‘Cool Burning’ could be the future for green fuels

A very recent experiment conducted in the International Space Station by a team lead by Forman Williams established that flames could burn at much lower temperatures by using fuel more efficiently given the right atmospheric condition. Williams, a professor of Mechanical and Aerospace Engineering at the University of California stated this as a life altering event. The findings from this experiment could be used to make much more fuel efficient car engines that give out lesser amount of pollutants. In the current conditions the common fuels used give out a combination of oxides of carbon, sulphur and nitrogen (also represented as NOx) which are very harmful for the environment.

Cool Burning

The details of the study published in the journal Microgravity Science and Technology it was shown that in microgravity conditions flames burn at a much lower temperature. The experiment, very simply speaking consisted of Heptane fuel droplets which were ignited in microgravity conditions. Although to the naked eye it looked like the flame was extinguished, the sensors used detected cool flames which were outside our visible spectrum. This kind of cool flame can occur in a number of atmospheric conditions, very comparable to Earth’s; atmospheres diluted with nitrogen, carbon dioxide and helium. The byproducts of combustion are quite toxic and include formaldehyde and carbon monoxide; however they eventually burn off as well resulting in clean and efficient fuel combustion.

Research shows that these cool flames are a result of chemical reactions which are not facilitated under normal circumstances inside the earth’s atmosphere. The main difference between the conditions in the Space Station and the earth’s surface was buoyancy. Buoyancy causes the gaseous droplets to dissipate inside the earth’s atmosphere. However in outer-space the lack of buoyancy allows these very droplets to stick together and be in the higher temperature zone. This little difference in time allows the chemical reactions to occur optimally that allows ideal combustion and cool flames. The normal blazes on this planet have a temperature of approximately 2240 degrees to 3140 degrees Fahrenheit or 1225 degrees to 1725 degrees Celsius. But these cool flames burn with a temperature between 440 degrees to 980 degrees Fahrenheit or 227 degrees to 527 degrees Celsius.

The main challenge for adoption of the findings of this elaborate research will require the right mix of fuels to generate cool flames on earth. The findings are quite promising and can be applied in the automobile engineering industry to develop more fuel efficient cars that will not contribute to global warming. To research on the concerned matter NASA is taking a new initiative to design a series of experiments. This will be known as the Cool Flame Investigation and it is scheduled to start next winter. For about a year the scientists will conduct experiments and try to figure out the perfect combination of fuels that will allows cool flames to persist in earth’s atmosphere under uncontrolled environments. For real life application of the discovery the results have to be first optimized through a series of experiments, the likes of which will be conducted by NASA due next winter.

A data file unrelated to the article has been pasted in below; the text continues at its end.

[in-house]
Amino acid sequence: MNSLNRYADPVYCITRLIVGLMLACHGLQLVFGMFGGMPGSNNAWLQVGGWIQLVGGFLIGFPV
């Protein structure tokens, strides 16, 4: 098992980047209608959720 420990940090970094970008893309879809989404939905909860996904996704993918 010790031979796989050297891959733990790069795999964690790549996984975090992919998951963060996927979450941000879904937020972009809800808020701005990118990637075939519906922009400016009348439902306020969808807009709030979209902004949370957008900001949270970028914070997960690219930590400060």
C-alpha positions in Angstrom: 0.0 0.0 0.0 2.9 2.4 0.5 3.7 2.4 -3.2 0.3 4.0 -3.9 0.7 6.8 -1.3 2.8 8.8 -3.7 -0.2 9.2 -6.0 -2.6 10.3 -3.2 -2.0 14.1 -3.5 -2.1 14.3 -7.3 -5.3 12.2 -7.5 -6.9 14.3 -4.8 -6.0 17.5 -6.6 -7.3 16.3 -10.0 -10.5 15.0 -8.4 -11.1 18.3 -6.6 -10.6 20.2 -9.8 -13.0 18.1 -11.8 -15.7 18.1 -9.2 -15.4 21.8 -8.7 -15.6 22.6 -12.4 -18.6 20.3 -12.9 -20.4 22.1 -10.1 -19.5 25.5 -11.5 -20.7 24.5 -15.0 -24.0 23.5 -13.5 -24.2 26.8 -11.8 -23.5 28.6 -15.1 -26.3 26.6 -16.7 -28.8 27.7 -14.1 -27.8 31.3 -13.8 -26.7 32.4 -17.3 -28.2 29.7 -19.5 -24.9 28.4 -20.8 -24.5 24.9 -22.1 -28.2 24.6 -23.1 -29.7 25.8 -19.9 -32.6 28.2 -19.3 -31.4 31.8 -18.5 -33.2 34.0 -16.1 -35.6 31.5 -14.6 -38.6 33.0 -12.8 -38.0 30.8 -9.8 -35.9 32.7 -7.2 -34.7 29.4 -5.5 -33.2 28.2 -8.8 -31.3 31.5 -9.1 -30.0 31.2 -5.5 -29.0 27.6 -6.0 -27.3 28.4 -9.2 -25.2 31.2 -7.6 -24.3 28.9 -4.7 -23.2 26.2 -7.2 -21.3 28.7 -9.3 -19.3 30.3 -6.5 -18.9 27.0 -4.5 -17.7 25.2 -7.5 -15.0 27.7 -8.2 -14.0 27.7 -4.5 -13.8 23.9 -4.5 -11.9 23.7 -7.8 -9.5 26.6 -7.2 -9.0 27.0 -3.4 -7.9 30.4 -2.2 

Cool Burning Flame

The research team lead by Williams also emphasized that the results of this research will be best replicated on the International Space Station due to the microgravity requirement. That is a must for cool flames to occur and persist. All these experiments can be conducted inside the Multiuser Droplet Combustion Apparatus which can generate as well as ignite the droplets of Heptane like gaseous fuels under different simulated atmospheric conditions. The chamber is fully equipped with high quality sensors and video cameras that record the progress of the experiment and prevent the production of artifacts. The Combustion Integrated Rack is the facility which holds the Combustion chamber. This is approximately 5.5 feet tall and has the dimensions of a comparable bookcase. With its unassuming stature it is powerful enough to sustain temperatures up to a few thousand Degrees Fahrenheit. It is fully equipped to record and transmit data to the ground with impeccable accuracy. According to Williams himself, “Things that can happen out there are quite impossible down here”. He has been working with NASA on fire research and safety since 1970’s and the experiments are controlled by NASA’s John Glenn Research Center in Cleveland.

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